The Great Zimbabwe civilizations were one of the most impressive civilizations during the Medieval period (Manu, 2004). Many European travelers were very surprised to discover and hear about the impressive African civilization existing in the interior of southern Africa…
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Therefore, Mauch had a vision; he theorized that the Great Zimbabwe monuments had been actually made by Biblical characters visiting from the north. He stated: "I do not think that I am far wrong if I suppose that the ruin on the hill is a copy of Solomon's Temple on Mount Moriah and the building in the plain a copy of the palace where the Queen of Sheba lived during her visit to Solomon." Mauch further stated that a "civilized [read: white] nation must once have lived there." To us nowadays, this seems very far-fetched and the concept of the indigenous people actually building the monuments seems far more likely, but this was not true of most European assumptions during the late 1800s (Manu, 2004).
The civilization actually existed around 1100-1450 AD, which was actually when the civilization was at the height of its power (Manu, 2004). There are still modern day settlers in the region, made up of mostly shone-speaking farmers. The civilization is located in south central Africa, which is considered current Zimbabwe, between the Zambezi and Limpopo rivers. The actual site itself sits on a high plateau, over 1000 m (Manu, 2004). This civilization is important for a variety of reasons. First, this site, which includes the Great Enclosure wall, has its very impressive monuments which are only beaten out with impressiveness by the Egyptian pyramids (Manu, 2004). Furthermore, an extensive trading network formed through this region, and during the Medieval period, this was very important. The main focus of trade was on gold, copper, tin, cattle, and cowrie shells. This area was also important politically. For around 350 years, the civilization would be ruled by powerful rulers. The civilization was probably made up of around 18,000 inhabitants (Manu, 2004).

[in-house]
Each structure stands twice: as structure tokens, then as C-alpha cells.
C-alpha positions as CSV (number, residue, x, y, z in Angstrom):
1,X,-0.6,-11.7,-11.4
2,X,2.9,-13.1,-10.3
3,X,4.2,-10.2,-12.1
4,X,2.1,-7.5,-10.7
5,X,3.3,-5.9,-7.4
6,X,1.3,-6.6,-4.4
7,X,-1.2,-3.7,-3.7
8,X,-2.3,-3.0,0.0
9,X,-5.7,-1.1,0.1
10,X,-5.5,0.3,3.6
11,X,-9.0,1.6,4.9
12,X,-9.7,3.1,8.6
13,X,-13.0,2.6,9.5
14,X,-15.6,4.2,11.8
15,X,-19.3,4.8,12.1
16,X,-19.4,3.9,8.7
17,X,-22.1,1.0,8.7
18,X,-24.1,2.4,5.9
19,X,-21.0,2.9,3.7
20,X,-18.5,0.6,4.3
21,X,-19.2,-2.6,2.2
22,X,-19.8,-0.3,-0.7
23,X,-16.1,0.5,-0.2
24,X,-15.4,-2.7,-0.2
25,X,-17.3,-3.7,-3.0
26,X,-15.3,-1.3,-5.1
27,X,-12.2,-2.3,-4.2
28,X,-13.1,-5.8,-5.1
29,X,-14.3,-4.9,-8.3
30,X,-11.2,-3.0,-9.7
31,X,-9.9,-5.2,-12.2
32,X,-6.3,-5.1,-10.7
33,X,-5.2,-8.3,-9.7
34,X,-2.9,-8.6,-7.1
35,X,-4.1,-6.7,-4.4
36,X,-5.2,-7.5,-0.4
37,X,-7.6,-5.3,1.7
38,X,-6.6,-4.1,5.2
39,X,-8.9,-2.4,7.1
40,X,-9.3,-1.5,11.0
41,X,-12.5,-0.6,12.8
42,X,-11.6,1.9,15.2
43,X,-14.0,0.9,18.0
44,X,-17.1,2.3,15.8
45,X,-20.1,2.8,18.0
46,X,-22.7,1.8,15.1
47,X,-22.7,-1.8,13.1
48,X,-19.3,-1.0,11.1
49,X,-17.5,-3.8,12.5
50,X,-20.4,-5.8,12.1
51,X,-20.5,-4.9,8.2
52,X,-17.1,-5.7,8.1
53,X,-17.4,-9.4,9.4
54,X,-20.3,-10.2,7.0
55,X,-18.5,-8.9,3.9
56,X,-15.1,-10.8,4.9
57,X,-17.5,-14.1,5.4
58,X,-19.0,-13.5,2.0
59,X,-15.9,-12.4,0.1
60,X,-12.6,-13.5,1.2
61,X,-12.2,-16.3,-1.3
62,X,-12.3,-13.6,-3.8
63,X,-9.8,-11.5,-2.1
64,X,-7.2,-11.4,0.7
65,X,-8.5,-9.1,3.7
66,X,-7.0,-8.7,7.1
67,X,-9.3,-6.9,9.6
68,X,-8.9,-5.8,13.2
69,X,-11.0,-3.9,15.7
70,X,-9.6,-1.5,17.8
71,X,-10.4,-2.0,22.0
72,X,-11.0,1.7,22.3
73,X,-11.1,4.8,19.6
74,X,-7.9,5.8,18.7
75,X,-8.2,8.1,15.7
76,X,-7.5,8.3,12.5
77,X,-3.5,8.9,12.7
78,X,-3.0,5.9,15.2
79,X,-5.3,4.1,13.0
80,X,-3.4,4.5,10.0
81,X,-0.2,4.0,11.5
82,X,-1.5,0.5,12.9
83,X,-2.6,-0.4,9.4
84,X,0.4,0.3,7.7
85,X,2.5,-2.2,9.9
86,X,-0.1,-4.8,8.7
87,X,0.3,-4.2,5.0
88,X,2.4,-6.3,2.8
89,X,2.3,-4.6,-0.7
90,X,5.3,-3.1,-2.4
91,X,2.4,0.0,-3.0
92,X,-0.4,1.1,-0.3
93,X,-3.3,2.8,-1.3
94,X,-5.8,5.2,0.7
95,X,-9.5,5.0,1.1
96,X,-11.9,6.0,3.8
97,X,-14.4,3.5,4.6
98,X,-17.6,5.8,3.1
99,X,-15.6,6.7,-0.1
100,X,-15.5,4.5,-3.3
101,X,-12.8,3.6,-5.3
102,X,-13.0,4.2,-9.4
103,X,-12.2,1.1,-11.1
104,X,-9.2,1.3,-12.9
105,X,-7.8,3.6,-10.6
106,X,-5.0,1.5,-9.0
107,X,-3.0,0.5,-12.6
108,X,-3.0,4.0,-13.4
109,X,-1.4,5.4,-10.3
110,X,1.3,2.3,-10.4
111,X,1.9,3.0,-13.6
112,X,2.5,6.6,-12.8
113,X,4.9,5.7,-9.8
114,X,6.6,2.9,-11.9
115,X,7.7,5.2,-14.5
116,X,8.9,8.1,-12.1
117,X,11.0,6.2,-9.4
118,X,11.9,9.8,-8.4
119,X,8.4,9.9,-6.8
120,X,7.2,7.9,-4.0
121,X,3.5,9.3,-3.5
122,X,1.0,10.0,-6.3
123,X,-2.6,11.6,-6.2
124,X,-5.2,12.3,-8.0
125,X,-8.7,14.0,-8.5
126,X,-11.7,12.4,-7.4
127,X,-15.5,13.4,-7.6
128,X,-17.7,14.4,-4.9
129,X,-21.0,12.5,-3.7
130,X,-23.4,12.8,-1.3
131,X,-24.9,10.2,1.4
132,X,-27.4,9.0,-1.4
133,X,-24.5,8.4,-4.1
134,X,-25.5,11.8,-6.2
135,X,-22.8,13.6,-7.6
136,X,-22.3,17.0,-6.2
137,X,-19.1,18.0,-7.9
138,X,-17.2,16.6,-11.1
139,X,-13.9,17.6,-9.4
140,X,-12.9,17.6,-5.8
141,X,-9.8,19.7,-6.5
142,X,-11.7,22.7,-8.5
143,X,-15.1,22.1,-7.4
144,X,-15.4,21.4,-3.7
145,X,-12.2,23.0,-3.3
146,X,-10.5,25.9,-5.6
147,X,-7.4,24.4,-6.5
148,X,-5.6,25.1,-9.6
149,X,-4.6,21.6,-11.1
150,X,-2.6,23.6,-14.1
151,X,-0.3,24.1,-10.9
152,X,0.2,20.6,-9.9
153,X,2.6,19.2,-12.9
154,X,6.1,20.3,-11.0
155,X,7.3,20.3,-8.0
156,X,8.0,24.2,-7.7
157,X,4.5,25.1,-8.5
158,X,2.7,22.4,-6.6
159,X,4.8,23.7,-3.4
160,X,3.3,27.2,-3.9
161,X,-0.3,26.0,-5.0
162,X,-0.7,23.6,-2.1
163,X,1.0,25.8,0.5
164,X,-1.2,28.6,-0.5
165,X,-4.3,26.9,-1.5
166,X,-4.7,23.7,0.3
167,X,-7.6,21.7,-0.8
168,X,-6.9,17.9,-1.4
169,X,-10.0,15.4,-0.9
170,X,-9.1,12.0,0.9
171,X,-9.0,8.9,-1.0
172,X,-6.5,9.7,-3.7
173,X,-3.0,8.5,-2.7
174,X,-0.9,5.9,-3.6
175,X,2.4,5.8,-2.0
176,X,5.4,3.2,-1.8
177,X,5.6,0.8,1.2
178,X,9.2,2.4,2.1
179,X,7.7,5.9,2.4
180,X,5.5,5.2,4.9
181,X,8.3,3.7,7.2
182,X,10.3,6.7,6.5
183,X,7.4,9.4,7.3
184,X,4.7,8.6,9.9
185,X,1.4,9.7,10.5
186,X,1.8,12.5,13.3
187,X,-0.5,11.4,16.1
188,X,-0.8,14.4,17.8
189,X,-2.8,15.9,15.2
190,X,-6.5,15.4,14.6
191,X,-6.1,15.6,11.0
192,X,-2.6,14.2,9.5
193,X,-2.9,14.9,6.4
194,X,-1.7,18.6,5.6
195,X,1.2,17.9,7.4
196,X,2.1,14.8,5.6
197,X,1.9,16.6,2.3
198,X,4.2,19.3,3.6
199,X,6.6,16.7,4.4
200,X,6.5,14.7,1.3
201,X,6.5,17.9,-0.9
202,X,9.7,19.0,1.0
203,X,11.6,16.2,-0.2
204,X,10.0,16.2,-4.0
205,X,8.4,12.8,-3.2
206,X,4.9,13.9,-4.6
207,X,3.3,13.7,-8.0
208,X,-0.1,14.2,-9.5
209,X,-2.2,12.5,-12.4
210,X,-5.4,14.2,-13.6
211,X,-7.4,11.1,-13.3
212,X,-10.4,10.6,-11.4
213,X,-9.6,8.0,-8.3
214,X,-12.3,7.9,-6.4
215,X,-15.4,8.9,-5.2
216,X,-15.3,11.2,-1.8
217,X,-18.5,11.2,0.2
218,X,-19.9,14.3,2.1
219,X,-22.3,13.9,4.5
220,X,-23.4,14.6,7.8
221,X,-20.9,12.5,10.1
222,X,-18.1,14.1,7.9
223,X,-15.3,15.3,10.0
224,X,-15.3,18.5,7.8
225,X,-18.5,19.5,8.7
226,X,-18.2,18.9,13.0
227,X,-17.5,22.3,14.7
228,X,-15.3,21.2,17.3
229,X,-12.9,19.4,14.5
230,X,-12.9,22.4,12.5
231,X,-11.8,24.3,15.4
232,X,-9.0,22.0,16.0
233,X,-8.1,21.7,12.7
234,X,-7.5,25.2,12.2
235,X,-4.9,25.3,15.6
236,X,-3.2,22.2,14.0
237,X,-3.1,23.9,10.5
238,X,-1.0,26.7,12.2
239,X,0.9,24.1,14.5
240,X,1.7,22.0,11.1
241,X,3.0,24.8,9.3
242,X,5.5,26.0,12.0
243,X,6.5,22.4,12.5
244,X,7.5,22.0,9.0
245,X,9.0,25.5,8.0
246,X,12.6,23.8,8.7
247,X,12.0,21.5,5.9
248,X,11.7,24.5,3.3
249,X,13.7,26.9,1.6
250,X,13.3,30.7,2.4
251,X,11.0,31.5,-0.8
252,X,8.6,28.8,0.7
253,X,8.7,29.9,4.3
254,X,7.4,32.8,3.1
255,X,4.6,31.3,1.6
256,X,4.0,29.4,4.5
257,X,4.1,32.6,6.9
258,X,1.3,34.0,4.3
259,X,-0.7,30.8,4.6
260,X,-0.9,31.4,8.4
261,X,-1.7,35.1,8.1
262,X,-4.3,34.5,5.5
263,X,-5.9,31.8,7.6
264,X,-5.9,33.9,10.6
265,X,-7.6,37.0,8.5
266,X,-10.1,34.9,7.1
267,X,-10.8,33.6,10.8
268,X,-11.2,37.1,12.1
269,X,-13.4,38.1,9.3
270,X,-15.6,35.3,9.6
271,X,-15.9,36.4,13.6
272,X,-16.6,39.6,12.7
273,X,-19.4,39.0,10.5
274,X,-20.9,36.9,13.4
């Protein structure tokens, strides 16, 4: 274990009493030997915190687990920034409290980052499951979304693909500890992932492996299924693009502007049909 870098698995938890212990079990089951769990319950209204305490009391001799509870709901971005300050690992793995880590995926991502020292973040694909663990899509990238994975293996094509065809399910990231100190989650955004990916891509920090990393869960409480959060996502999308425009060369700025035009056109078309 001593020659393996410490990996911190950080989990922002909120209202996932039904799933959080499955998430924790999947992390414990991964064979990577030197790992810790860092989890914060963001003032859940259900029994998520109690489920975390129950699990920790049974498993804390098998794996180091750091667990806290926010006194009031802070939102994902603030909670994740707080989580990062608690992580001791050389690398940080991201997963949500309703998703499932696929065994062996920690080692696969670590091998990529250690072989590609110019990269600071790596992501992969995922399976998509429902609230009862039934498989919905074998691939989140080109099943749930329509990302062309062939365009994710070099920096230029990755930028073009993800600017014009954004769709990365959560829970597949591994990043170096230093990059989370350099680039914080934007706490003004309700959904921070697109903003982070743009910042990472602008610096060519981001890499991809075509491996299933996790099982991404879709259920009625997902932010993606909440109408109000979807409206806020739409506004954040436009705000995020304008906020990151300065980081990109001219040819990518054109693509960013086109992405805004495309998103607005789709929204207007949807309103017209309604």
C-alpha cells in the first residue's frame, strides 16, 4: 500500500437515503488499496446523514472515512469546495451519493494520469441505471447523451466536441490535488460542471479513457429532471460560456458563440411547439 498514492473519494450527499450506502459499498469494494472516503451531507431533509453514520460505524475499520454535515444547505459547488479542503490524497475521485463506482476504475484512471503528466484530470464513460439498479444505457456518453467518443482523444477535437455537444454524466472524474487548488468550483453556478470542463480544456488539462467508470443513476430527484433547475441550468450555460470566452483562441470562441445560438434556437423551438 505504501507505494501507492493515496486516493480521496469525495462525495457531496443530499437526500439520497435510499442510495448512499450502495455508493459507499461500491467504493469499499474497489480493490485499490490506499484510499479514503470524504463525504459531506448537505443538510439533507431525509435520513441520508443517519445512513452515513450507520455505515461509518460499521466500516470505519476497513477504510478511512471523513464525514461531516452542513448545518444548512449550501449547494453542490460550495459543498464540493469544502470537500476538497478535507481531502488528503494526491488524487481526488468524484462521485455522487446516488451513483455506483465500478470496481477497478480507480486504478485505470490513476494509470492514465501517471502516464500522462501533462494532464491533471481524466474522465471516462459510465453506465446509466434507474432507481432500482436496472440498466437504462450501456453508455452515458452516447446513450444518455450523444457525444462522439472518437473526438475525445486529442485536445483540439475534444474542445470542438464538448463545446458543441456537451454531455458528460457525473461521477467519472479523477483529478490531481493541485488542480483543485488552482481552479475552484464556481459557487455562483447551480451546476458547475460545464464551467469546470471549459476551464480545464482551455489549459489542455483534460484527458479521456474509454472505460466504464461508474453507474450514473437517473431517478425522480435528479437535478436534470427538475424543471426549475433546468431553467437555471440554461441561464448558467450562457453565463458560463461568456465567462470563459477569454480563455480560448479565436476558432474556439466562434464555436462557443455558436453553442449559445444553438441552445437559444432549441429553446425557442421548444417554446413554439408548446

In 350 AD Shona-speaking farmers settled in the region. They had migrated into the area to avoid the annoying tsetse flies, which can cause the deaths of not only people, but cattle as well through the disease known as sleeping sickness (Manu, 2004). The flies did not make appearances at such high altitudes, so the farmers were able to farm their cattle. At the end of the 11th century, the civilization began to develop (Manu, 2004). Intensified trading activities helped the civilization to expand. However, the civilization was not to last forever. It was abandoned around 1450 AD for reasons still unknown to historians today (Manu, 2004). There has been much speculation about this. It is known that the people left and started the northern kingdom of Monomotapa, as well as other states. Some historians have speculated that the fall could have been attributed to the population depleting land sources, over-farming, or perhaps a drastic weather change that could have hurt the trade market. Still, further research in this area is needed (Manu, 2004).
The Bantu people began to migrate from the Congo or Niger Delta Basin. Their migration is so impressive because it is actually one of the largest ever seen in history. This incredible movement started at around 1000 AD and continued through 1800 AD (Nalubwama, 2009). However, historians are still unsure of why the movements happened in the first place. Therefore, there has been much speculation and theory for how and why this began. One theory given reflected on the concept that overpopulation may have inspired some groups of people to move into a different area, looking for areas and land to farm. Another
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